The casing is very clean, with no trace of any branding on it except for a discrete ‘Lancool’ word on the top panel.
Still at the top panel of the case, the front edge has two USB ports, a pair of audio jacks, as well as the reset and power switches. Everything is easily accessible, but the downside of that is that the ports become a nice place for dust to collect.
If you like it tight, um I mean if you like to squeeze your casing into corners or below your table top, do note that the USB port is facing upwards perpendicular to the surface of the case. It might be a problem if you have height constrains as a normal sized thumbdrive will add 3-5cm, which simply means you need more clearance.
The top panel also slots large vents that are angled towards the back. Hot air does not get expelled directly up (an issue for those who like to put casings under their desks), but rather towards the rear.
No fanciful curves and whatsoever, just purely business here. The overall outlook gives the case a very sturdy feel, and indeed it is, being free from creaks, panels snap in tightly even though they can be removed without tools, and the main frame is very rigid.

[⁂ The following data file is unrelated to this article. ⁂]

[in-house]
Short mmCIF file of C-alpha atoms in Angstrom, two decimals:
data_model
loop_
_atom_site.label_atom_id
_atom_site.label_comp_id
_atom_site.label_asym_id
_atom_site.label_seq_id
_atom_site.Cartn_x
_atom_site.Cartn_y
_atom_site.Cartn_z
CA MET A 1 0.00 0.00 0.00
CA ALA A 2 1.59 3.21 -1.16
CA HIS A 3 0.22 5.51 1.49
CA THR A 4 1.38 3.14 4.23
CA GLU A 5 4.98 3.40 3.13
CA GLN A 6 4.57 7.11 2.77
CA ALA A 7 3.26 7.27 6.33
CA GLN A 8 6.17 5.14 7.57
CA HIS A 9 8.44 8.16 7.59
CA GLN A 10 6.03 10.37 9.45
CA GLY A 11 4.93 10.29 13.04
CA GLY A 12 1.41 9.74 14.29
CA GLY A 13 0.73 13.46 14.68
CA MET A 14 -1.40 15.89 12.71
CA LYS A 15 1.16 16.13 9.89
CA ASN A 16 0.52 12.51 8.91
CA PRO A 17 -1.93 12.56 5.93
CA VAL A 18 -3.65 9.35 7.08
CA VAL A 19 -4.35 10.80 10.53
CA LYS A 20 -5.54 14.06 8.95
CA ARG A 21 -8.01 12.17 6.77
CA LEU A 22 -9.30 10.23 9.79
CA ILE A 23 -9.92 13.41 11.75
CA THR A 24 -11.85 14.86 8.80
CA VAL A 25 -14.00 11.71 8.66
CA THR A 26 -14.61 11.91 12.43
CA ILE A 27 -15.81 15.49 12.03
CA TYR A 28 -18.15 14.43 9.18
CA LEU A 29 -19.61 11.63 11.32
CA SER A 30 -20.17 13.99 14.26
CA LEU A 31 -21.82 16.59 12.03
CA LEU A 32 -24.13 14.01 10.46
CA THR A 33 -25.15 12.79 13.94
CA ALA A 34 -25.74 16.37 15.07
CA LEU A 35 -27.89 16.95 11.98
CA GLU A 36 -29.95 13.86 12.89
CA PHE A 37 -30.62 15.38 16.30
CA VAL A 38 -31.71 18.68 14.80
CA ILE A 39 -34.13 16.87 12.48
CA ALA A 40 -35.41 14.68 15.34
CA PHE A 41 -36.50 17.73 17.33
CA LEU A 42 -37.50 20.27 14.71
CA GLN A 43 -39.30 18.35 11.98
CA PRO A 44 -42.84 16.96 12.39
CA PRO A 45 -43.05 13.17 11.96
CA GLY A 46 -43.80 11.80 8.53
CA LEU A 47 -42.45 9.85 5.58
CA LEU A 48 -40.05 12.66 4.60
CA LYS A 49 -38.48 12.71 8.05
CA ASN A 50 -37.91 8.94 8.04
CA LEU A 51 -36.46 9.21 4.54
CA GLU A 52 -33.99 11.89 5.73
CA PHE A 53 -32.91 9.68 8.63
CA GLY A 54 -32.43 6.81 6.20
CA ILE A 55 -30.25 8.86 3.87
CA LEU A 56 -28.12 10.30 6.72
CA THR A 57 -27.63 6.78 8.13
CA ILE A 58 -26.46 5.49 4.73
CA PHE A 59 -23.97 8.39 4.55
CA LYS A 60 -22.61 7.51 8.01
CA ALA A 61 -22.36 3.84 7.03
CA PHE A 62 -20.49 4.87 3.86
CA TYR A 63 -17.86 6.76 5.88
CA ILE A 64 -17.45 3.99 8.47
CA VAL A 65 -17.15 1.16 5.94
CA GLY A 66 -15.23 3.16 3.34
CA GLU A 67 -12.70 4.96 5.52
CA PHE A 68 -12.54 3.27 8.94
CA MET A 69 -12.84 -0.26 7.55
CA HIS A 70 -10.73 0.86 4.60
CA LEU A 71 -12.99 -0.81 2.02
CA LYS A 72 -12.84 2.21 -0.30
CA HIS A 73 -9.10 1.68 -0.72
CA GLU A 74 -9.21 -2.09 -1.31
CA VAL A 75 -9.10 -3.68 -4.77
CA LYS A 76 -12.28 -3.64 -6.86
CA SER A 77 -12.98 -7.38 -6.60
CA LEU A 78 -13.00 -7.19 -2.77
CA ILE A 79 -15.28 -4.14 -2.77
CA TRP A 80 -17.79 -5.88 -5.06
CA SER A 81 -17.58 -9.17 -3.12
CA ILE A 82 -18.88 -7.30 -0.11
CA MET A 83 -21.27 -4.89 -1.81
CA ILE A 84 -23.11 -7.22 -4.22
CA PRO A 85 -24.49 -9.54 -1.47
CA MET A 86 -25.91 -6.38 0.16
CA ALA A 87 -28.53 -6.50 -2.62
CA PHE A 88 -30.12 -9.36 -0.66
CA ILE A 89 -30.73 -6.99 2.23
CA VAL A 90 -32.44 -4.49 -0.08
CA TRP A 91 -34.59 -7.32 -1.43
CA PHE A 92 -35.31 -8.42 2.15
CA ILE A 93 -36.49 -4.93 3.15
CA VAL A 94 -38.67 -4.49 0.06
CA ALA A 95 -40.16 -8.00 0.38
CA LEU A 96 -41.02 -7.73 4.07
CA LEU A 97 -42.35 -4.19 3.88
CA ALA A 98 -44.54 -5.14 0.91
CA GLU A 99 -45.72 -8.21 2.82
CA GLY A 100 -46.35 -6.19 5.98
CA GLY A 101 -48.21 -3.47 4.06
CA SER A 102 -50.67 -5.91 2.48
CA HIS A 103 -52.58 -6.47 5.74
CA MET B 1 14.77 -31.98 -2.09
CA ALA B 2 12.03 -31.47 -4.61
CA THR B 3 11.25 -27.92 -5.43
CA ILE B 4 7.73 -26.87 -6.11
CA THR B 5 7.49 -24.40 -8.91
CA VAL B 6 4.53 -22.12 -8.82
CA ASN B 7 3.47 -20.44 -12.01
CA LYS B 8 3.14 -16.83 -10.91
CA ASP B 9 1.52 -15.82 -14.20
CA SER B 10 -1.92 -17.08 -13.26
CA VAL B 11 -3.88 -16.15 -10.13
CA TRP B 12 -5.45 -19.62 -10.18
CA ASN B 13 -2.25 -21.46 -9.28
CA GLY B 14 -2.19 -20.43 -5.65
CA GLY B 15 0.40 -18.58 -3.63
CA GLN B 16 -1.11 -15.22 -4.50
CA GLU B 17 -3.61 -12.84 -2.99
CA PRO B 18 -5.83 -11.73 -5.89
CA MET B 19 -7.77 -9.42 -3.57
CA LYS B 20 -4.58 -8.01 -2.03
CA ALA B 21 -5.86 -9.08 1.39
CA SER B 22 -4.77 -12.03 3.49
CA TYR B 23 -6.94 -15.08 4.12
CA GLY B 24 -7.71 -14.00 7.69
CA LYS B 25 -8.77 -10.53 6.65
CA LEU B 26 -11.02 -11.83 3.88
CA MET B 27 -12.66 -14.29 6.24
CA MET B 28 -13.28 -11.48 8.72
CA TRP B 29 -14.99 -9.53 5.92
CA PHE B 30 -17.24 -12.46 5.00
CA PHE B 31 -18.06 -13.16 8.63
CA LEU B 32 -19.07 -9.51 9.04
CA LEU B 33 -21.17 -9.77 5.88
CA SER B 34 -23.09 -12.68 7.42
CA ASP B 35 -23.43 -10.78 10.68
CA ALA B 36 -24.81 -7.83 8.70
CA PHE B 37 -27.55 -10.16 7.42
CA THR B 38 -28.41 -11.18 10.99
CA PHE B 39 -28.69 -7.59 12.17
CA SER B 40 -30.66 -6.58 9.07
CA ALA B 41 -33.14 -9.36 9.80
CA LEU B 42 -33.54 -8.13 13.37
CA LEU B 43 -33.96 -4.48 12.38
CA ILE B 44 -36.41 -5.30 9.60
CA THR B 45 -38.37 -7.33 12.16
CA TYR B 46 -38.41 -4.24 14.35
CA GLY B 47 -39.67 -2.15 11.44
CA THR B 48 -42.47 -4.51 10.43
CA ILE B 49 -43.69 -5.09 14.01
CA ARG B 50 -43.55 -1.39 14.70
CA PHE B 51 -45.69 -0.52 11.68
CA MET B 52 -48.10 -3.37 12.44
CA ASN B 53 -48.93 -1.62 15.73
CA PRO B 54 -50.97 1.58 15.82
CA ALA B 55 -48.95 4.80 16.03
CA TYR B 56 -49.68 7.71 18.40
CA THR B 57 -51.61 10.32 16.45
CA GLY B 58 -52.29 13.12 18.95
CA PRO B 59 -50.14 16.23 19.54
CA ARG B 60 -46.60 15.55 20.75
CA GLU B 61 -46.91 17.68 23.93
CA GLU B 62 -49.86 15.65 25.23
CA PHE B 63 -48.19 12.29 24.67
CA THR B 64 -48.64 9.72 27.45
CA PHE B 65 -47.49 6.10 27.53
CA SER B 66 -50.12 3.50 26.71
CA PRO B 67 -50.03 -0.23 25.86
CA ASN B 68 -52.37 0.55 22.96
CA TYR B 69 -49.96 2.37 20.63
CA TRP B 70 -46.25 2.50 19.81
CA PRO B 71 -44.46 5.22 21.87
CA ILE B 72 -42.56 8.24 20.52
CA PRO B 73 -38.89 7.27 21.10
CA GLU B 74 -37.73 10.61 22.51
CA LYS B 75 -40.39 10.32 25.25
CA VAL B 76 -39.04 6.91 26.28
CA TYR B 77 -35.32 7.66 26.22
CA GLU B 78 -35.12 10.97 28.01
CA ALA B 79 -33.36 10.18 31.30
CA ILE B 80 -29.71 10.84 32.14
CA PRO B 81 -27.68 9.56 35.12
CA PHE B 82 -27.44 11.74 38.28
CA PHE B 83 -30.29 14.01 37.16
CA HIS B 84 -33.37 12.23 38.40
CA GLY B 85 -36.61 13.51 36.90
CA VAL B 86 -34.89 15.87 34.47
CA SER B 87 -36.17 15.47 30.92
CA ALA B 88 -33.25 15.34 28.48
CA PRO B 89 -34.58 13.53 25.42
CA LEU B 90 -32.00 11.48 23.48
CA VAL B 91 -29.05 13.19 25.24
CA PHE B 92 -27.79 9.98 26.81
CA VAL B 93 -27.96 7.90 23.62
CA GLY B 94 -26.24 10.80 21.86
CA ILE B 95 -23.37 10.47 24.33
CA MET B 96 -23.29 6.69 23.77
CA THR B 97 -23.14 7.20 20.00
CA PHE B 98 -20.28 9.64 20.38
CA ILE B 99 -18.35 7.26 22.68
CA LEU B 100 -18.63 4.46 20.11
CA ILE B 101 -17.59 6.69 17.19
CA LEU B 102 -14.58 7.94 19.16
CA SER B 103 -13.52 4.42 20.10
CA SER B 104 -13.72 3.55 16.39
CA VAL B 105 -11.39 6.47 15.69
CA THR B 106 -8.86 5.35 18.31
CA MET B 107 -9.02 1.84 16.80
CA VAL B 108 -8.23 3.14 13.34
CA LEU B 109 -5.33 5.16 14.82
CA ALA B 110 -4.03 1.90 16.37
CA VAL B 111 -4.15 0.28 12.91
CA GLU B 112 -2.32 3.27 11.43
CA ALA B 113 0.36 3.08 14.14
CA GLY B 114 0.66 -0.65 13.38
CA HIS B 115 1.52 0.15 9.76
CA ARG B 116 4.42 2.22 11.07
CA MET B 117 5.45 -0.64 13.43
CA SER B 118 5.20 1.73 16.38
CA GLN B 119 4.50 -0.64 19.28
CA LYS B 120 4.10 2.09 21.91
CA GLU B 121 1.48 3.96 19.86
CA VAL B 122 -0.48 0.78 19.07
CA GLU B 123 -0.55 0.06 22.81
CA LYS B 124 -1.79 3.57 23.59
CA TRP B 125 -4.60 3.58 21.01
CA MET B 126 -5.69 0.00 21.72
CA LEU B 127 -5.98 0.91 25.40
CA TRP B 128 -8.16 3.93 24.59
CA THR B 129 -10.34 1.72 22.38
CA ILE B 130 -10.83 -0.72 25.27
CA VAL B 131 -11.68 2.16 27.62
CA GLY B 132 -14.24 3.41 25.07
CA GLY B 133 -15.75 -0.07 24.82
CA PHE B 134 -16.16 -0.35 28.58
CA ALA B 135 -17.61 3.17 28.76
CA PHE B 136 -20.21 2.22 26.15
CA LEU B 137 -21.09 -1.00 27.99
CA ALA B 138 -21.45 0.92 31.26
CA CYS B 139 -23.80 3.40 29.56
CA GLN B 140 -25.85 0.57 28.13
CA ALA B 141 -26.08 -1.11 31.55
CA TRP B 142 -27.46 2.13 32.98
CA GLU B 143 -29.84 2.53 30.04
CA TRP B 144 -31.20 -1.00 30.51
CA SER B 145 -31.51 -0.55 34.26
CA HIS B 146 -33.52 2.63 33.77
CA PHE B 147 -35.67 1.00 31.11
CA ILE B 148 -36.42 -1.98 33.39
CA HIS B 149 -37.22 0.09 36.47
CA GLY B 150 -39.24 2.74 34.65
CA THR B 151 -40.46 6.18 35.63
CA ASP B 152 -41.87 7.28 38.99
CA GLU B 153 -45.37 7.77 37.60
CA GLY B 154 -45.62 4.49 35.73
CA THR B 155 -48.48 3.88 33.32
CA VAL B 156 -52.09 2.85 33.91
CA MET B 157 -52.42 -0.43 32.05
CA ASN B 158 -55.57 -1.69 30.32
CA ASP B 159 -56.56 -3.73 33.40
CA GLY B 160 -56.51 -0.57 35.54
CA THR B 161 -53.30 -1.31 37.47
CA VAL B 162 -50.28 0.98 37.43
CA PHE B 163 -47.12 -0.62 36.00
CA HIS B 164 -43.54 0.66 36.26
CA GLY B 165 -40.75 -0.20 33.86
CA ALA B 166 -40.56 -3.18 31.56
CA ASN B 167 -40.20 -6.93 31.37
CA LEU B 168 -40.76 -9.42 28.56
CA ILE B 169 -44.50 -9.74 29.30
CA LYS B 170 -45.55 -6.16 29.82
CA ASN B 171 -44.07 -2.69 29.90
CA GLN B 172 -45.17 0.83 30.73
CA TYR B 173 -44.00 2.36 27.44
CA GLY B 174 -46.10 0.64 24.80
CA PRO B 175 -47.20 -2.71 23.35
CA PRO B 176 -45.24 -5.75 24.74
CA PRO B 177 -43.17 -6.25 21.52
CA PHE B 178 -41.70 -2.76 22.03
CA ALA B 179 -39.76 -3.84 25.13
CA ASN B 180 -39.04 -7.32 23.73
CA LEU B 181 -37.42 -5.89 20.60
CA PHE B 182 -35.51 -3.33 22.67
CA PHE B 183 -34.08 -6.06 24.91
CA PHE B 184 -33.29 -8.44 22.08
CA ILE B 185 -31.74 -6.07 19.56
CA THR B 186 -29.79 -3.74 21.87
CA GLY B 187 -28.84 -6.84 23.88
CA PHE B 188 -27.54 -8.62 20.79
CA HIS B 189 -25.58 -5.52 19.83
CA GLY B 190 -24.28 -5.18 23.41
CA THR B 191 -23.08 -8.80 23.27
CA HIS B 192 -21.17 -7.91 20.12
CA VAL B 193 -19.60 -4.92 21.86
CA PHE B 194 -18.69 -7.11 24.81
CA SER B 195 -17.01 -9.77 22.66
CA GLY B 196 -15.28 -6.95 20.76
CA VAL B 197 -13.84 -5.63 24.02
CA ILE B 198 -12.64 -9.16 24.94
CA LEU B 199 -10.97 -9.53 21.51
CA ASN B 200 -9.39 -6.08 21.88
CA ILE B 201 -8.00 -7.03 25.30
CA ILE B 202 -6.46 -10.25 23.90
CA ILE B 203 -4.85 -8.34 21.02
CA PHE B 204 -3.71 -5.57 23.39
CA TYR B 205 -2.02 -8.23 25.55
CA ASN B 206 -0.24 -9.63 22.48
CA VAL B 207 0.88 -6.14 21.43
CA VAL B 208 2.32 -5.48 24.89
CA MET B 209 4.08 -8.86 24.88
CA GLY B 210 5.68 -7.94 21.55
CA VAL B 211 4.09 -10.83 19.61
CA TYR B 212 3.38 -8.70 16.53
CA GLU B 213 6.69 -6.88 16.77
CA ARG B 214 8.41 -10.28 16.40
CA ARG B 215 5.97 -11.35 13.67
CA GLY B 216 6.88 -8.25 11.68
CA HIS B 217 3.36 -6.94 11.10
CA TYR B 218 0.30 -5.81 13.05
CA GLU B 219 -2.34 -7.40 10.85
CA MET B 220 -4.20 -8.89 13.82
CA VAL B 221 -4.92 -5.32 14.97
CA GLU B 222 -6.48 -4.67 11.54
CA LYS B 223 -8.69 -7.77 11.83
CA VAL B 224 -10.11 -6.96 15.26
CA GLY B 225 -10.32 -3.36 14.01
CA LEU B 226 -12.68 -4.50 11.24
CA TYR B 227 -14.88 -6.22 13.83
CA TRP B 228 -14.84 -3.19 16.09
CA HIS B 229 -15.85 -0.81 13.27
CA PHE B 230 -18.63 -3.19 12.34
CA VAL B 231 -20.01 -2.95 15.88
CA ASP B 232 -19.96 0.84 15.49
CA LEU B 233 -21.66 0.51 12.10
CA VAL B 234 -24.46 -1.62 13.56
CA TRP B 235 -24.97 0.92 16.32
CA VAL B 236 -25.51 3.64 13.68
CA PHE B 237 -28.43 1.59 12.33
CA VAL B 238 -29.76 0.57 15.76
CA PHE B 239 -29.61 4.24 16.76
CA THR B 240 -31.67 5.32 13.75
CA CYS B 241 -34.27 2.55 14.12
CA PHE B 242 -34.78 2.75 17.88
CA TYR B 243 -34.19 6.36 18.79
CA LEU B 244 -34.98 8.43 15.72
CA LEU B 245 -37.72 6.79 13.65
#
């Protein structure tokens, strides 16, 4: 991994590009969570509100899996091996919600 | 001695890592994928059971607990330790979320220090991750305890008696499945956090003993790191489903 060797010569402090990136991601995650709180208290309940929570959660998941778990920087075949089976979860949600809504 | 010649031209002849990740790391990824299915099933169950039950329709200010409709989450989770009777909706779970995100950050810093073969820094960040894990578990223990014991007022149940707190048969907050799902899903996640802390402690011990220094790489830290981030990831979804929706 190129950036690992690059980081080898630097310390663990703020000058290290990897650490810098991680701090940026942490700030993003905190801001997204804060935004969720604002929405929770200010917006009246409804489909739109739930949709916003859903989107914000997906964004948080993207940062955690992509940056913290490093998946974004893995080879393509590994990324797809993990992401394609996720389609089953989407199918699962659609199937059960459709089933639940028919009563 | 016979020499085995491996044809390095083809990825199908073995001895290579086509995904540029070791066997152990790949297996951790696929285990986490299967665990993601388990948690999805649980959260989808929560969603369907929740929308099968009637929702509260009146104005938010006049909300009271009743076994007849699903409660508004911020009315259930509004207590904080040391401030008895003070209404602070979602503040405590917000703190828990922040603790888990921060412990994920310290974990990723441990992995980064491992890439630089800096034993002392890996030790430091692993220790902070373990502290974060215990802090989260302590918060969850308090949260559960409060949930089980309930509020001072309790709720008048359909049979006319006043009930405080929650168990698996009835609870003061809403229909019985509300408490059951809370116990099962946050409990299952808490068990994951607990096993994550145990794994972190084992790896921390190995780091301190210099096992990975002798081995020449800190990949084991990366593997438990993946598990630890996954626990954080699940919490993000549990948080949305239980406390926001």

Another nice touch is the vented PCI slot covers which are even painted in black to match the case color. Vented covers are definitely most welcome with today’s high-powered (and high heat output) components.
The PC-K62 adopts a straight-through airflow with the front of the casing being completely vented. But not to worry, there are air filters in place to trap much of the dust. Something worth mentioning are the individual 5.25″ bay front plastic covers, which blend in so well that the front panel looks one-piece. Good job here.
Perhaps some might feel that the screws should be painted black to give it a full black theme, but I guess leaving them in silver creates a somewhat industrial look instead?